Stepfamily Rx seminar coming to Peace Church Sept. 14th 2013

An incredible experience this evening as I was interviewed on WEAU news with Judy Clark. She is an amazing professional and we thoroughly enjoyed each other, with time to chat before the 5:00 news and during commercial breaks. The next interview will be Tuesday, September 10th at 10:00 a.m.

This post is to display information regarding the upcoming Stepfamily Rx seminar on September 14th:

Where: Peace Church, 501 E. Fillmore Ave., Eau Claire, WI

Time: 9:00 a.m. to Noon – $10/couple  $5/single

Free child care, snacks and beverages will be served.

Call the church office for reservations: 715-834-2486.

Previous attendees had all positive feedback and wanted more! Don’t miss this very informative seminar laced with my passion and humor!

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A chat at the nail salon

Today I was finishing up the details of emailing a broadcast of my upcoming seminar, organized some sales work, paid bills, and then decided I needed to get myself “girlified”. So off to the salon I went and while getting a pedicure, overheard the woman sitting next to me chatting with her nail tech about her interesting job at a local hospital’s hospice.  I shared what I was up to and when “like” people get together, even if total strangers, our commonality trumps all intimidation or introvertedness. She told me she had married a man who had no children…. when her two children were small, aged 7 and 4. They had one child together. That was many years ago, today the three do not talk to each other.  I shook my head sadly, appreciating the melancholy look on her face. Much resistance, pain, and all the “normal” dynamics that occur within many stepfamilies with children. She said, “I made so many mistakes”.  I comforted her and said not to feel guilty as we parents ALL make mistakes. I gave her the blog address and asked her to please visit this site and share…she said she had many stories, as she waved her hand getting up and leaving her pedicure chair. We shook hands and again I reminded her to not lose touch with me. We can all help each other…heal from previous feelings of hurt and guilt, help those in the midst of step-living, and certainly mentor and coach those entering marriage that will create a stepfamily. She agreed that preparation was absolutely essential. I sure hope to see you here, fine lady….

Blessings all, dori:)

A Successful Stepfamily Story…

A friend gave her permission to use the following in my book; however, I wanted to share it in my blog as well. We need to hear the beautiful and successful stories as well as the difficulties and struggles of step-living. Enjoy…I sure did:

“I think the main thing was the love my dad always gave me. (I don’t like to call him stepdad and never did)  He was never known that way to me, though I always knew I had a biological father–who my mother communicated to me didn’t want me to be born. Somehow having me didn’t help her first marriage and held her back from fulfilling her dreams–lots of responsibility felt as a toddler. When my mom and “dad” (how I will refer to your term stepdad) got married, I was 2 and I asked why my last name was different and that if I wasn’t a Smith, I wasn’t part of the family–don’t ask me how a 2-yr. old comprehended that, but I did. So, I got to go by Smith and was very happy about that. Later, I legally took the name (at 20) though I’d always gone by Smith and my “dad” was so happy and proud. He never made a difference, at least that I noticed, between my brother and I (and I could never think of my brother as a step) He’s just always been my brother.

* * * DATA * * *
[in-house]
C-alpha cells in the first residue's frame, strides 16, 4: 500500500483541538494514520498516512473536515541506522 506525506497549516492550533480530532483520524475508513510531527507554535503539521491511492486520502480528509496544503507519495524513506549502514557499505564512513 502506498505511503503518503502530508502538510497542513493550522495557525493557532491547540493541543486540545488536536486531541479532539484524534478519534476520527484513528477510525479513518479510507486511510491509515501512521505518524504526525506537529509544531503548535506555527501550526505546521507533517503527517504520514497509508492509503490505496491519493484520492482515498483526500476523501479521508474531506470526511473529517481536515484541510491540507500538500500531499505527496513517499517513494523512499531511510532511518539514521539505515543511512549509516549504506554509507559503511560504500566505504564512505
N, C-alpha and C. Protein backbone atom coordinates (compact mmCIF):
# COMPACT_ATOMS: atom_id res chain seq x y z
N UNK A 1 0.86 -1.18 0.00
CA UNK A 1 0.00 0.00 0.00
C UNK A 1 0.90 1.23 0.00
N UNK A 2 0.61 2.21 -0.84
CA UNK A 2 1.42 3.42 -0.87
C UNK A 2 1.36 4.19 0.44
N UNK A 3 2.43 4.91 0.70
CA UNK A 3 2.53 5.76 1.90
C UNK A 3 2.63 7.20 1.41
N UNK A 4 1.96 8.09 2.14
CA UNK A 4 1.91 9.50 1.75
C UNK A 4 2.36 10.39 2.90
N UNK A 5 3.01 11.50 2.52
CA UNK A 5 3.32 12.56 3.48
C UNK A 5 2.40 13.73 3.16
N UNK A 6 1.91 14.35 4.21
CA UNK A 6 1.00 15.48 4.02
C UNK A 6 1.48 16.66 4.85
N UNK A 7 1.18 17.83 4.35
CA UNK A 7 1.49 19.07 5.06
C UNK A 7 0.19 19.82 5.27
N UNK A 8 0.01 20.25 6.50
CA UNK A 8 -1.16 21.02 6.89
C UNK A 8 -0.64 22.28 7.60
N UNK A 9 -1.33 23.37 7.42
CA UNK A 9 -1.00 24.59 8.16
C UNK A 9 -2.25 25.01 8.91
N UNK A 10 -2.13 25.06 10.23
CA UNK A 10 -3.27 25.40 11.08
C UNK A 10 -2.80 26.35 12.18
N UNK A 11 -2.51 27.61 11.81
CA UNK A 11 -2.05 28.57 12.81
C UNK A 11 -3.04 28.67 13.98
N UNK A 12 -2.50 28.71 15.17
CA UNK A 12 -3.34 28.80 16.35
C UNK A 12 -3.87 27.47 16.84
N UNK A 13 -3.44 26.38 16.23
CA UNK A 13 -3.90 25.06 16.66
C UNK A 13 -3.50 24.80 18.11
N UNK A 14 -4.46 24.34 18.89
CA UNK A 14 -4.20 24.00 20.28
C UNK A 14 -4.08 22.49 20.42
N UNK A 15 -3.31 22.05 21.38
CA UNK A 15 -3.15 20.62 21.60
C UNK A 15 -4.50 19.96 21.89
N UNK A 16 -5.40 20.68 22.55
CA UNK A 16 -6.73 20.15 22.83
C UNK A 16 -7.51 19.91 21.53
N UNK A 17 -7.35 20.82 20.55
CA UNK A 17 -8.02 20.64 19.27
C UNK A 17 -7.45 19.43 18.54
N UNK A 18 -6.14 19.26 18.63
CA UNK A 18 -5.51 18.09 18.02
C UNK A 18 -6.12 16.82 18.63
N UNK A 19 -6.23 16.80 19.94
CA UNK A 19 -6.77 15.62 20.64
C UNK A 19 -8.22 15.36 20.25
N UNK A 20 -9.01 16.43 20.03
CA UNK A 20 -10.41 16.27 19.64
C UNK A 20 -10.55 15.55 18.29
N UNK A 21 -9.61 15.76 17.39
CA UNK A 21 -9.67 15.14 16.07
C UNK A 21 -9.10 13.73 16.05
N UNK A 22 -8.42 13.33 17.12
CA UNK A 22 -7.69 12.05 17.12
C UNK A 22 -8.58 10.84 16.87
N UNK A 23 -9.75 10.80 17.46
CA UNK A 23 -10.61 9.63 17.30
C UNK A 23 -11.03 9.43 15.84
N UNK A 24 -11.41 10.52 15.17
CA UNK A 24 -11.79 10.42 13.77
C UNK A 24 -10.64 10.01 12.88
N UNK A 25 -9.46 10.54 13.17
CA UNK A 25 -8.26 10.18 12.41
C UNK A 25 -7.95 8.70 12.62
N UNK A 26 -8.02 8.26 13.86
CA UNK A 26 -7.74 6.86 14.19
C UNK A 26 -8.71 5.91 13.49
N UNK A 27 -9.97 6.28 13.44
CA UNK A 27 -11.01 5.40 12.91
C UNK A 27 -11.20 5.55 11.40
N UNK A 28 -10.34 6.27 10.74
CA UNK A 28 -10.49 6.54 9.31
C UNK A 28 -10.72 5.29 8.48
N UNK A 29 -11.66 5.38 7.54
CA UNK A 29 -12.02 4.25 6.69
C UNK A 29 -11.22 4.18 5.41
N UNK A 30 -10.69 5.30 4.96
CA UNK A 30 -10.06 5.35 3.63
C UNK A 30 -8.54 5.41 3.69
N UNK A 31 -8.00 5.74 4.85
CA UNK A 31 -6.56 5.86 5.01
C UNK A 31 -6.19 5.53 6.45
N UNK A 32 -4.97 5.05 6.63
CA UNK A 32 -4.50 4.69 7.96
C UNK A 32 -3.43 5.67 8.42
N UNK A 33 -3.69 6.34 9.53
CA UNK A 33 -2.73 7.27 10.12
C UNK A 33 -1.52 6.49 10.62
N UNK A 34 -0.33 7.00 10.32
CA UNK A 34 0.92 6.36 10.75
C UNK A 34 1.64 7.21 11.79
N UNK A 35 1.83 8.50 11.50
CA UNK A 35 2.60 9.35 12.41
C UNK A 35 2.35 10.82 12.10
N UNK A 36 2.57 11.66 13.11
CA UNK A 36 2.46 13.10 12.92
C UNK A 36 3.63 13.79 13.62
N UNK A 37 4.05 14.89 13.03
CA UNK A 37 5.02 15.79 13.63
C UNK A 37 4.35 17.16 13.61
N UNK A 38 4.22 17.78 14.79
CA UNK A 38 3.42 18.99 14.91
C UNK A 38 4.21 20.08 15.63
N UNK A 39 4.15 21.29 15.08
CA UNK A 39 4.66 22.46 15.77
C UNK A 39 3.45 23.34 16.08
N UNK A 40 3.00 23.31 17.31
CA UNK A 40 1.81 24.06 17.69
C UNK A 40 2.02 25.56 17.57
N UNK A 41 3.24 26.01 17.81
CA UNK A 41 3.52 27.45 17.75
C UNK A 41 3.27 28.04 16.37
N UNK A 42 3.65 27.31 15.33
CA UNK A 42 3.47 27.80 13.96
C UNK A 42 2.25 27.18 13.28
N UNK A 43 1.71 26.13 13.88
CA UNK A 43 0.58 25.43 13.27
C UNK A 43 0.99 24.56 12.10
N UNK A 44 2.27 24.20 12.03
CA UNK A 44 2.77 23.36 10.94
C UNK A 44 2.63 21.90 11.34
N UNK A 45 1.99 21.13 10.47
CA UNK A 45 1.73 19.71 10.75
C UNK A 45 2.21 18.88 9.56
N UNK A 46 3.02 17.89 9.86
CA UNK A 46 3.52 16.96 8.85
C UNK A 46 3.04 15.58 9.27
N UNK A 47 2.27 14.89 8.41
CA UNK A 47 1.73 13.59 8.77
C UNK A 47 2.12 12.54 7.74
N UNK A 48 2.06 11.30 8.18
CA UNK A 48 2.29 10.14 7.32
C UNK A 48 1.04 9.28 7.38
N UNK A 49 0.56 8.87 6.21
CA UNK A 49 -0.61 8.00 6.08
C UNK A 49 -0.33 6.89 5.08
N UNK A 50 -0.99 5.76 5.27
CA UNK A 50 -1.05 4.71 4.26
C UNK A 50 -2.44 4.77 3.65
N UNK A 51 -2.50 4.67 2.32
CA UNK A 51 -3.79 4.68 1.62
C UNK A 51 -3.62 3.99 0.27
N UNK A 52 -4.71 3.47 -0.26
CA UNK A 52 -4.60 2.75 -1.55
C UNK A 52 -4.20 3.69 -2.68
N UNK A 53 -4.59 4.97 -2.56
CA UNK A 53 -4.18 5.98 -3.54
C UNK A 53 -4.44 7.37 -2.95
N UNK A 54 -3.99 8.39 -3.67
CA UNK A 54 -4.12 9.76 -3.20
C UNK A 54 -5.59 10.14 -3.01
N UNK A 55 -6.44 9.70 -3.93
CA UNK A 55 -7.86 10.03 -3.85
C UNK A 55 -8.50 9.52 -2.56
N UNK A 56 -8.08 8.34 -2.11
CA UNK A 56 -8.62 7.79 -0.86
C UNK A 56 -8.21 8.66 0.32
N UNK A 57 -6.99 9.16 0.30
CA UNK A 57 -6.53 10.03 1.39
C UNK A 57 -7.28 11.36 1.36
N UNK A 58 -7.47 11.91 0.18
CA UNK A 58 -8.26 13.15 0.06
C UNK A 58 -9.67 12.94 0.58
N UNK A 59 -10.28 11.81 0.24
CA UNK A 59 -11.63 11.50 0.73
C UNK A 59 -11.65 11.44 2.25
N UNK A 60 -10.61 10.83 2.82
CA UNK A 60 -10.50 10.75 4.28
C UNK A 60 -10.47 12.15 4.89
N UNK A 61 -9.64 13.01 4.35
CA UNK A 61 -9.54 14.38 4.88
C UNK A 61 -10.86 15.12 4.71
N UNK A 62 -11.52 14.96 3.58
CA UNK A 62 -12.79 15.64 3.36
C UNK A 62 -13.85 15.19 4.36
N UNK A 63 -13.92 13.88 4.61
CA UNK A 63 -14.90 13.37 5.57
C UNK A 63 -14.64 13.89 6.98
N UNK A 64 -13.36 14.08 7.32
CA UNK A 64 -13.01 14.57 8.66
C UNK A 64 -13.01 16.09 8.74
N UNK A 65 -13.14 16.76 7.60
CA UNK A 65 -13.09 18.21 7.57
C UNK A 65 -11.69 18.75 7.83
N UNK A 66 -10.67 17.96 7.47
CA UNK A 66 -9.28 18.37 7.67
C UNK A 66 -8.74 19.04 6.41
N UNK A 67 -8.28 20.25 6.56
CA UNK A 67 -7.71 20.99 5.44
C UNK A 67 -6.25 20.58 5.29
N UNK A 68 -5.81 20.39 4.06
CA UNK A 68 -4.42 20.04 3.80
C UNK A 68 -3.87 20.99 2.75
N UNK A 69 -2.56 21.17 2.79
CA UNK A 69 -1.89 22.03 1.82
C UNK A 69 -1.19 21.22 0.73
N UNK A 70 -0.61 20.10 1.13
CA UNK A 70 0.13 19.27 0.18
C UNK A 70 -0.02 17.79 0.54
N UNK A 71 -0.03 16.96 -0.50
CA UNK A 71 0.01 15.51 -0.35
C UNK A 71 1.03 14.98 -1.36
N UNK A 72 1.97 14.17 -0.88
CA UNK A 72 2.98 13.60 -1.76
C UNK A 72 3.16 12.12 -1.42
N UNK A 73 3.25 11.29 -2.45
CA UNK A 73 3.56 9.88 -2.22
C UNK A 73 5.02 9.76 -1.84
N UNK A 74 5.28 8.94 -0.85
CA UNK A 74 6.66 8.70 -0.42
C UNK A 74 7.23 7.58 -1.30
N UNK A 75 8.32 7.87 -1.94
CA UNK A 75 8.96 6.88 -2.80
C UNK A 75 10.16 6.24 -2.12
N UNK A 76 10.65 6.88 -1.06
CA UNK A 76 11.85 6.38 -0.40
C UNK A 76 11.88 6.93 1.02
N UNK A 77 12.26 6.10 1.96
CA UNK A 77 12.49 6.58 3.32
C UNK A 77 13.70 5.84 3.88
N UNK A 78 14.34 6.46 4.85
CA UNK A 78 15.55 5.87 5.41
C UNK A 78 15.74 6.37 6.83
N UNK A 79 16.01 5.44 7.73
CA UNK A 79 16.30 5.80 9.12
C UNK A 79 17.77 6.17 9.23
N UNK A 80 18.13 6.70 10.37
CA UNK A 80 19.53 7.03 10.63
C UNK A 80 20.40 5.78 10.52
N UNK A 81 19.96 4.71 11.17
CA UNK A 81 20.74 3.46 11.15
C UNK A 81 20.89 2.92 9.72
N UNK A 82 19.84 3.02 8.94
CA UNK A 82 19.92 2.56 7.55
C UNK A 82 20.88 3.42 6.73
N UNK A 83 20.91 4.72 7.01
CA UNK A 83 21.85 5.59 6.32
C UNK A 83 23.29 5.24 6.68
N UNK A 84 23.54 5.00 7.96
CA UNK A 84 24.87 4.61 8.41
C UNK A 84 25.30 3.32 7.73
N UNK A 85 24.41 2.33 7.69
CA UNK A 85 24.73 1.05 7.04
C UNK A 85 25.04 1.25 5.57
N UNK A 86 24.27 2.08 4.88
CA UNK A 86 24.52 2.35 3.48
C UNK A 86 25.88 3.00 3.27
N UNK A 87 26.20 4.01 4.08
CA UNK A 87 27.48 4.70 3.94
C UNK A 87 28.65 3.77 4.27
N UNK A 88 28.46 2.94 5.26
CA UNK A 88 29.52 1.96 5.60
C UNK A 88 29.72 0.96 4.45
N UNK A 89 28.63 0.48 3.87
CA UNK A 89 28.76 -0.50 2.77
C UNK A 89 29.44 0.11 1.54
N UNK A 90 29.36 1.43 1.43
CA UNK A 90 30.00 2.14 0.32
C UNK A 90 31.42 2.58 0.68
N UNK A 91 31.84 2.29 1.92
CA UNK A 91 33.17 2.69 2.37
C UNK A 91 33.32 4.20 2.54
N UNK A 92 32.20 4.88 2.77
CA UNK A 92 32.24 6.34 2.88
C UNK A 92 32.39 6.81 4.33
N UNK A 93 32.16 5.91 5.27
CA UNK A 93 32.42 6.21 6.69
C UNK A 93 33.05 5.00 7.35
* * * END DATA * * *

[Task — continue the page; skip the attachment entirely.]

These early impressions somehow set me up to be a pleaser much of my life so people would want me around . I had come to believe, at some level, I might not have truly been wanted, so I’d better be a really good girl and do what others told me. It’s taken me most of my life to overcome this, with the Lord’s help, and not allow myself to be dominated by others. It’s also important for parents, be the bio or step, to try not be negative about the other parent as the child picks up on that, even very very young. Because of my mother’s hurt, I only heard negative and rather awful stories about my bio dad and as a little child that came across that I must also have these bad qualities–another reason I must “please” others so they would like and value me.   

 Another strong memory is of a 4th grade teacher who put both my last names up on the school wall–she had all the kids’ names up and proceeded to call them out (like a roll call) and when my birth name came up and I didn’t respond, she asked me “Didn’t I know?”  “Don’t you know who you are?” It was a rather mortifying experience for a 9 year old, but none of the other kids seemed to pay much attention. I was an adult before I even told a friend my “dad” wasn’t my biological dad–He’s always been and always will be my “dad” to me. When I saw my mom on my birthday this year and she asked me what I wanted to do, I said that I wanted to visit “dad’s grave” and put flowers on it. We sat on the grassy hillside and sang the old gospel and family hymns I remembered from growing up. My “dad” was always there to encourage me, believe in me, and always had wise words and common sense advise. He never once raised his voice to me or even got mad at me that I remember, but I was a pretty good kid. His life continues to inspire me to live well.

 I believe the good Lord puts “real” parents in children’s lives be they  bio or step. It is also in Him we find our value and purpose. Anyway, hope this helps another–that’s what we’re all here for, really, to serve others and glorify Jesus.”    –Lil Smith